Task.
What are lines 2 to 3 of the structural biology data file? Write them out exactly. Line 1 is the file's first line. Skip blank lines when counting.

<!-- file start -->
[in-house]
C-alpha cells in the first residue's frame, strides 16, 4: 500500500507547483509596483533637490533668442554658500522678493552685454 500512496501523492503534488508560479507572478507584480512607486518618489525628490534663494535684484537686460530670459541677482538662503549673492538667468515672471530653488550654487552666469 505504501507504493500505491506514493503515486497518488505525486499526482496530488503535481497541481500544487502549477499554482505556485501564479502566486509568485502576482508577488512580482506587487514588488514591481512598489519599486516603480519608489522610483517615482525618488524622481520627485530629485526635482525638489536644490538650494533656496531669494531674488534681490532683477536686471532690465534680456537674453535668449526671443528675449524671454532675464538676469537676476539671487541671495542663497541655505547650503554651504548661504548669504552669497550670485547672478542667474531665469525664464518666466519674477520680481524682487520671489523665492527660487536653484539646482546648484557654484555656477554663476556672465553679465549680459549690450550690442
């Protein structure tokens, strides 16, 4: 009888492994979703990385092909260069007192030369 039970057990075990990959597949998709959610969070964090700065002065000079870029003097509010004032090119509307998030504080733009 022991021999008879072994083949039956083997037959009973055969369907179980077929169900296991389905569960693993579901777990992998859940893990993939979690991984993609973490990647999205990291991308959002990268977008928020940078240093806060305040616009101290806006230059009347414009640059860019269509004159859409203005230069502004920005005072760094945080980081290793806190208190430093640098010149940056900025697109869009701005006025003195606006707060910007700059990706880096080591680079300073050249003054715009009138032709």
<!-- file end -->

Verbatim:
C-alpha cells in the first residue's frame, strides 16, 4: 500500500507547483509596483533637490533668442554658500522678493552685454 500512496501523492503534488508560479507572478507584480512607486518618489525628490534663494535684484537686460530670459541677482538662503549673492538667468515672471530653488550654487552666469 505504501507504493500505491506514493503515486497518488505525486499526482496530488503535481497541481500544487502549477499554482505556485501564479502566486509568485502576482508577488512580482506587487514588488514591481512598489519599486516603480519608489522610483517615482525618488524622481520627485530629485526635482525638489536644490538650494533656496531669494531674488534681490532683477536686471532690465534680456537674453535668449526671443528675449524671454532675464538676469537676476539671487541671495542663497541655505547650503554651504548661504548669504552669497550670485547672478542667474531665469525664464518666466519674477520680481524682487520671489523665492527660487536653484539646482546648484557654484555656477554663476556672465553679465549680459549690450550690442
């Protein structure tokens, strides 16, 4: 009888492994979703990385092909260069007192030369 039970057990075990990959597949998709959610969070964090700065002065000079870029003097509010004032090119509307998030504080733009 022991021999008879072994083949039956083997037959009973055969369907179980077929169900296991389905569960693993579901777990992998859940893990993939979690991984993609973490990647999205990291991308959002990268977008928020940078240093806060305040616009101290806006230059009347414009640059860019269509004159859409203005230069502004920005005072760094945080980081290793806190208190430093640098010149940056900025697109869009701005006025003195606006707060910007700059990706880096080591680079300073050249003054715009009138032709």